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Ocean Microbes Can Consume Large Amount of Methane Gas, Reduce Climate Change Effects

For their study, the scientists conducted a continental-scale survey of seven geologically diverse seafloor seeps. (Image for representation/Shutterstock Images)

For their study, the scientists conducted a continental-scale survey of seven geologically diverse seafloor seeps. (Image for representation/Shutterstock Images)

Scientists also found that the carbonate rocks found underwater are unique in their formation which might contribute to their unique characteristic of consuming large quantities of methane.

Global warming has led to warming of the oceans which in turn has threatened the existence of many marine animals. However, a new study has presented a glimmer of hope after it found that microbes found in the ocean floor can absorb methane -a greenhouse gas that is largely responsible for warming up the planet.

Published in the Proceedings of the National Academy of Sciences journal, the study with a team of 10 scientists has revealed that microbes found in rocks underwater are more effective at absorbing methane. The team of scientists from Harvard University, California Institute of Technology, US Geological Survey Pacific Coastal and Marine Science Center, University of Southern California, Joint Genome Institute, found that microorganisms found in the carbonate rocks present in the ocean, like limestone and dolomite, can consume methane 50 times faster than microbes found in the sediments.

These methane sinks can help tackle the rising problem of global warming as greenhouse gas emissions continue to pollute the planet’s atmosphere. For their study, the scientists conducted a continental-scale survey of seven geologically diverse seafloor seeps. Their observation found that carbonate rocks from all sites hosted methane-oxidizing microbial communities with substantial methanotrophic potential.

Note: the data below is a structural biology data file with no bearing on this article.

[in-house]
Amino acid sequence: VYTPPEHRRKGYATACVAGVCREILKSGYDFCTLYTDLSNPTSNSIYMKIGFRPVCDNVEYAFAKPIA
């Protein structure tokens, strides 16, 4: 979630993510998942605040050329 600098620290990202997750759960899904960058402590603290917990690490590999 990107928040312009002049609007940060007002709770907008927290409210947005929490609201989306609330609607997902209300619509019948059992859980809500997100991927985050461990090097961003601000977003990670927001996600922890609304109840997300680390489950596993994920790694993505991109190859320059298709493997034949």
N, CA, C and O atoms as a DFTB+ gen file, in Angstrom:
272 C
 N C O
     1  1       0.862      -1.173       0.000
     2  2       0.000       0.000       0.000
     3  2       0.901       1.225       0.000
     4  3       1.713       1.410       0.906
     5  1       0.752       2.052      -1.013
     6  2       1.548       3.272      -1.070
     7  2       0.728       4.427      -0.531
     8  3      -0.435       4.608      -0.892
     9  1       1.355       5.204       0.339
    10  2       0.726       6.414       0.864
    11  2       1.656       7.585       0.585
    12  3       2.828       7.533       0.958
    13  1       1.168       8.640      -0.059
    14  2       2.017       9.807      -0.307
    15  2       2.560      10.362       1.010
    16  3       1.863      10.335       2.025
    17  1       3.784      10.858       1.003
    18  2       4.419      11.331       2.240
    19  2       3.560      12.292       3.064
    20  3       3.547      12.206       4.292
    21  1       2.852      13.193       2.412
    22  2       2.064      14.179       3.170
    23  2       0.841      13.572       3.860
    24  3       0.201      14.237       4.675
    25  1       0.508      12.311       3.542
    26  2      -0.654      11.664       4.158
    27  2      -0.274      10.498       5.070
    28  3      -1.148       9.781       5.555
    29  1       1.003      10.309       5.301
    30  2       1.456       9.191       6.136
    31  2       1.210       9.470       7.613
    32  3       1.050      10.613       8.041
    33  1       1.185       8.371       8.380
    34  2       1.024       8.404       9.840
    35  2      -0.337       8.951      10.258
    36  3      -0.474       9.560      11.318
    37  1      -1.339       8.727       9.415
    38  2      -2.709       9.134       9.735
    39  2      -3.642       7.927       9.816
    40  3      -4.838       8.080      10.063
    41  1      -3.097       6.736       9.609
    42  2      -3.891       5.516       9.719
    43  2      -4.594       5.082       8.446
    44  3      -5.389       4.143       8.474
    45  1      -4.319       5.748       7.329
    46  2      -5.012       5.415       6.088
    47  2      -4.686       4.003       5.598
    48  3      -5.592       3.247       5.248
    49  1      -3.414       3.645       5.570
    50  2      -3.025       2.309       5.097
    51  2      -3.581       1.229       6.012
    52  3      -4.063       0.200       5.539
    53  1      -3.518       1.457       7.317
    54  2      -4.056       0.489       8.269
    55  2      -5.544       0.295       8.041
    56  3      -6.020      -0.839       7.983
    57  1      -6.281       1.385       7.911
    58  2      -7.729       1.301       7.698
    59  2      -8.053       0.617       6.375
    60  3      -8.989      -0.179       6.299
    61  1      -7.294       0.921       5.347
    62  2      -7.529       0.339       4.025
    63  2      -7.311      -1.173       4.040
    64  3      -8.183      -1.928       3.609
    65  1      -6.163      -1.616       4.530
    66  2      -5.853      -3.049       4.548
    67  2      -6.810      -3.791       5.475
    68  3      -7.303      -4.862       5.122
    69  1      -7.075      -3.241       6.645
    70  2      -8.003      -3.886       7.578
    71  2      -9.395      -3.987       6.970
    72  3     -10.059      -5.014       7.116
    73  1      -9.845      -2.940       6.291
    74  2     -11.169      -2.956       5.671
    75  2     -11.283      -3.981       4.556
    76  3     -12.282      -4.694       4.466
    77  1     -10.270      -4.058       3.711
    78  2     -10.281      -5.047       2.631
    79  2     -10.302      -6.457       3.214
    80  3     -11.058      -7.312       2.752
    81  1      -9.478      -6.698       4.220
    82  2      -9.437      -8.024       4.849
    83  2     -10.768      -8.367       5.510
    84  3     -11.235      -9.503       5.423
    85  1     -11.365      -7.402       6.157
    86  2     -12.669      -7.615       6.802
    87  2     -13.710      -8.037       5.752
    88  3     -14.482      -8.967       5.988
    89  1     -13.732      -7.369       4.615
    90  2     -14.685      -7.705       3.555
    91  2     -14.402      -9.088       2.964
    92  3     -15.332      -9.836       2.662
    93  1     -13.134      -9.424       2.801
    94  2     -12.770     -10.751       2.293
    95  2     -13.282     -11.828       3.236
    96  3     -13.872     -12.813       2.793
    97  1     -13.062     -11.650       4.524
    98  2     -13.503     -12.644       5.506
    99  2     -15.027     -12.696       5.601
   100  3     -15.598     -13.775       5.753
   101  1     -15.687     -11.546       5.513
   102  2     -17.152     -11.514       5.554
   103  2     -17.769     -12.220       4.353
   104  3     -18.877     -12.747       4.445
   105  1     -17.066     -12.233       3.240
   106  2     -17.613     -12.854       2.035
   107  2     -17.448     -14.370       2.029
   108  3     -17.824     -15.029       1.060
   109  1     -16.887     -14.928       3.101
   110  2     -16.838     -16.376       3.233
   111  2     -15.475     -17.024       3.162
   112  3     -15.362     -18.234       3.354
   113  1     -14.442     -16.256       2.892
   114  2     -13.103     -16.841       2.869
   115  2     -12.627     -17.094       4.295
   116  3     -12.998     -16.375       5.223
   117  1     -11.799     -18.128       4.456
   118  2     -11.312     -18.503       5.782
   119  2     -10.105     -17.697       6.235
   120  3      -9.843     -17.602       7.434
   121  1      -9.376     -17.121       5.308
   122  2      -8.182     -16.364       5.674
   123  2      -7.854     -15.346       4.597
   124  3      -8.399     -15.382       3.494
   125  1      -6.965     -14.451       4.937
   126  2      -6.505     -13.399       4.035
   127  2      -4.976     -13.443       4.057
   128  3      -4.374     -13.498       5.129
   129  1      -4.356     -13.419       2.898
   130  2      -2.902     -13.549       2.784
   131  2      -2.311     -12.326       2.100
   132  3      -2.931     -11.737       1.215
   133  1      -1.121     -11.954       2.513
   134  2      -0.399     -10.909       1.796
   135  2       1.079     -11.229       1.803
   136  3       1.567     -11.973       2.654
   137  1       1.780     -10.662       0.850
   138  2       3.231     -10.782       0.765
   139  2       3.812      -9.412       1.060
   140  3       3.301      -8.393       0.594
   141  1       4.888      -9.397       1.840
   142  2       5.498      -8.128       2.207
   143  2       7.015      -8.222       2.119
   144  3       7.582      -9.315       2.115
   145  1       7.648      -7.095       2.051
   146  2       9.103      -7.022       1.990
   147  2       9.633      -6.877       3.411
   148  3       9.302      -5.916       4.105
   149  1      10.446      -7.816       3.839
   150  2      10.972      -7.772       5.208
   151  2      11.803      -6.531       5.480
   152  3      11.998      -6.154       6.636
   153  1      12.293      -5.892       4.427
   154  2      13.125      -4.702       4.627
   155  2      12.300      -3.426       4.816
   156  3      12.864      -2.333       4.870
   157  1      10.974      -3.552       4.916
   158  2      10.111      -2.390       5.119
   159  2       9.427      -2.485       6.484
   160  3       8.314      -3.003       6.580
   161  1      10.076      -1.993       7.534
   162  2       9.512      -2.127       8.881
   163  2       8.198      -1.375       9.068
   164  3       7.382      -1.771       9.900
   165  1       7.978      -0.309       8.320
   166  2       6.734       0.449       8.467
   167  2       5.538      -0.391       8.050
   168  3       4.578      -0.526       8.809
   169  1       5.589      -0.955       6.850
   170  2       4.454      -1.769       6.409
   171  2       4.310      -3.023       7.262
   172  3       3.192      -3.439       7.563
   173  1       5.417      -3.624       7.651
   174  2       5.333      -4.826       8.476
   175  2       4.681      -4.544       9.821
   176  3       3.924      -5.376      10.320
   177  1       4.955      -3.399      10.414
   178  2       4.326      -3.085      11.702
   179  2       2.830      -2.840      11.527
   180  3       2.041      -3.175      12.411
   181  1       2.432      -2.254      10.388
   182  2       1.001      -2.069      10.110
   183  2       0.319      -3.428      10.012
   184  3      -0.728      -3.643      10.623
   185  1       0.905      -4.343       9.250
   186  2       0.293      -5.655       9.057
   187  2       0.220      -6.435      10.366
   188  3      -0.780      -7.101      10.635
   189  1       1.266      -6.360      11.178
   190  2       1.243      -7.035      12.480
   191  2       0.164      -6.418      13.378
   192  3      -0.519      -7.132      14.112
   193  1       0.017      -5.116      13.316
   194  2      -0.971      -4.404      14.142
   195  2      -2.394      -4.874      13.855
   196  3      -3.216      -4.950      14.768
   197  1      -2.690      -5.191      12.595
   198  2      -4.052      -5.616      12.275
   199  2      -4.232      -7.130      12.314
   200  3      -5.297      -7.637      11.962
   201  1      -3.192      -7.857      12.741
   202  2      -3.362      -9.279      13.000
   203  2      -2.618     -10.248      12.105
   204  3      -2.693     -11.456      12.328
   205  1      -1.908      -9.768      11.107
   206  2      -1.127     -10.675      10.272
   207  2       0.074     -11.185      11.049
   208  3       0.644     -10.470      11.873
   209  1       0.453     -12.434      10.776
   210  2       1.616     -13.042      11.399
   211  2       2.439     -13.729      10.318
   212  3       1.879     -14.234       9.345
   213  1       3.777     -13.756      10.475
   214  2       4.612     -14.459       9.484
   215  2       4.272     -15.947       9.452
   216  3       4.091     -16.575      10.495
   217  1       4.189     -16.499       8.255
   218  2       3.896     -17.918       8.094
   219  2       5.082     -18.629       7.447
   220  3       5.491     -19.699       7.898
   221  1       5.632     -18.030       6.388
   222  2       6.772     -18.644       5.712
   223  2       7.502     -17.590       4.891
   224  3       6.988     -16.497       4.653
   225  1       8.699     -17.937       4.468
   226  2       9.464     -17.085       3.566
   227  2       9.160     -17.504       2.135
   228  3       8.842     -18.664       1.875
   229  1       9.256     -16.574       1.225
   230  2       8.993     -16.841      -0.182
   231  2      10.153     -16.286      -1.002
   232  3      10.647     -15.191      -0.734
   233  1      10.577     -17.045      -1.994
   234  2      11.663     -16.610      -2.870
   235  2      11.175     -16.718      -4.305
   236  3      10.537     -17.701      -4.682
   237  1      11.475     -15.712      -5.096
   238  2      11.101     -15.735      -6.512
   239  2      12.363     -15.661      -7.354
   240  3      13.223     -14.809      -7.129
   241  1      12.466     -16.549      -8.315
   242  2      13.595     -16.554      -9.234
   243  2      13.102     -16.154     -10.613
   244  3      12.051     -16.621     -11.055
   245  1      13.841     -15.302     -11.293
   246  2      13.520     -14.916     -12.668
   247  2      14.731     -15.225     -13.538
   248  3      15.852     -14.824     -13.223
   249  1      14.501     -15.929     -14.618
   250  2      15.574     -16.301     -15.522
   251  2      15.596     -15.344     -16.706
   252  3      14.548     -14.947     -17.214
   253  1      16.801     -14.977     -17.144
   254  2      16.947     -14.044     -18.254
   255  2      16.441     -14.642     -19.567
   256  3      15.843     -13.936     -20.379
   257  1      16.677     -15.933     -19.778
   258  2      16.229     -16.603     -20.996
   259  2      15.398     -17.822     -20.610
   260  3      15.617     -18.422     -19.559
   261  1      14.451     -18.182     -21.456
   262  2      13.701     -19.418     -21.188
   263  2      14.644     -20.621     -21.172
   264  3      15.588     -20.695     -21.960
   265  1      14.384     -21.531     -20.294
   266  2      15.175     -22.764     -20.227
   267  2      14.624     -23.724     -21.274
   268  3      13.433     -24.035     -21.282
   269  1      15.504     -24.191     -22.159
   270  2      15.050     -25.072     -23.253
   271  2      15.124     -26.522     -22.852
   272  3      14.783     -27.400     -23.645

Scientists also found that the carbonate rocks found underwater are unique in their formation which might contribute to their unique characteristic of consuming large quantities of methane. The study described the rocks as “chimney-like carbonates” that were extracted from the newly described Point Dume seep off the coast of Southern California. This rock exhibited the highest rates of anaerobic methane oxidation measured to date, found the study. After a thorough analysis of the rock that included physicochemical, electrical, and biological factors, the scientists attributed the substantial metabolic activity largely to higher cell density, mineral composition, kinetic parameters, and the presence of particular microbial lineages.

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Leader of the team of scientists, Assistant Professor of Biology at Boston University, Jeffrey J. Marlow said that the chimneys exist in these rocks because some methane in fluid flowing out from the subsurface is transformed by the microbes into bicarbonate, which can then precipitate out of the seawater as carbonate rock. In a statement, senior author Peter Girguis, Professor of Organismic and Evolutionary Biology, Harvard University said that the microbes in these carbonate rocks are acting like a methane biofilter which consumes it all before it leaves the ocean.

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